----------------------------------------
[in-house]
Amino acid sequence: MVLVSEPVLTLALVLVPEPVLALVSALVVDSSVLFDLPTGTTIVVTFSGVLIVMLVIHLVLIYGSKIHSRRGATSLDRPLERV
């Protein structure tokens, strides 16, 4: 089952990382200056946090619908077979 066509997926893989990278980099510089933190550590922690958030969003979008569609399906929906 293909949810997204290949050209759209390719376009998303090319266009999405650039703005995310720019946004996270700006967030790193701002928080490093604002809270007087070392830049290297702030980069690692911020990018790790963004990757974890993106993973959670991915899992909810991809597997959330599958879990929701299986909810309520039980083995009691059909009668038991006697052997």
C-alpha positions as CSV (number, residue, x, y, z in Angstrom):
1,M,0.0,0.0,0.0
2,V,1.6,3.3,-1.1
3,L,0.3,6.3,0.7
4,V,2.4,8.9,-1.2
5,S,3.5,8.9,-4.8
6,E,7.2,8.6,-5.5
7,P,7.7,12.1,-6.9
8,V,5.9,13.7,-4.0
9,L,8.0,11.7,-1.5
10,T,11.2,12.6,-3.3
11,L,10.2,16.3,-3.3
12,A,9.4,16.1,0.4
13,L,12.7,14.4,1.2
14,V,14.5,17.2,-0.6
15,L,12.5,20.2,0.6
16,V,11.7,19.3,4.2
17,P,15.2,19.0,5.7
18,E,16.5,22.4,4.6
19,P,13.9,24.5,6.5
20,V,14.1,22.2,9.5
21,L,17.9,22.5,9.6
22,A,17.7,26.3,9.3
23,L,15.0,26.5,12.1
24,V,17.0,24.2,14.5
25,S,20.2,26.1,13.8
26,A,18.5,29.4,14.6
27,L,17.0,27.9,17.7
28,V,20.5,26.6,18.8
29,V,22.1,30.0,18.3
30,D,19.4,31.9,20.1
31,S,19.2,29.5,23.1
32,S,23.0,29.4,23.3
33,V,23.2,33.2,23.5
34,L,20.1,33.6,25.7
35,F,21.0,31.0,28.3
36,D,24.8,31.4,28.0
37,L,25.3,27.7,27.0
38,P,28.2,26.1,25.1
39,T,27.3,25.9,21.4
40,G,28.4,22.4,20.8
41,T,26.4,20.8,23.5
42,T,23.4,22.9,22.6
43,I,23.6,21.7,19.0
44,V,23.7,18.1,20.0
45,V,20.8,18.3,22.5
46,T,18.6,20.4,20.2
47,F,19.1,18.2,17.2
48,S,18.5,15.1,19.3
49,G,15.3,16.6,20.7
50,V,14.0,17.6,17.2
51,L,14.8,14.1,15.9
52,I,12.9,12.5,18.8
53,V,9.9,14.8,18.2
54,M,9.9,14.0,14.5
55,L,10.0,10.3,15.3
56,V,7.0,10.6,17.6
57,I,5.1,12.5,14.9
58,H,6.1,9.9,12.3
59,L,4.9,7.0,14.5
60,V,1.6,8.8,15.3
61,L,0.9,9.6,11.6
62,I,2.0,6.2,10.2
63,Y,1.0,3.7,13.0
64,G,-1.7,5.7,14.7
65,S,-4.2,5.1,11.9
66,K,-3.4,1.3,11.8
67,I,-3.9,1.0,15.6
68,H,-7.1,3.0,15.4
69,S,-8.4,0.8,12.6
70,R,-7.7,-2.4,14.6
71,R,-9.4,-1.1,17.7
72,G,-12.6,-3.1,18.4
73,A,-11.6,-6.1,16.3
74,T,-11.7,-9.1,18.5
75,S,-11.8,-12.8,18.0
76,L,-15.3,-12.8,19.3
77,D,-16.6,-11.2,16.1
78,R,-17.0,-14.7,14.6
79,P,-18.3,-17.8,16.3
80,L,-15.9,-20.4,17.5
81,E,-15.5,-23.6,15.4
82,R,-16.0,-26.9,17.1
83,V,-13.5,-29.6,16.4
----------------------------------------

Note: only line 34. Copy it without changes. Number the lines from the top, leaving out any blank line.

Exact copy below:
30,D,19.4,31.9,20.1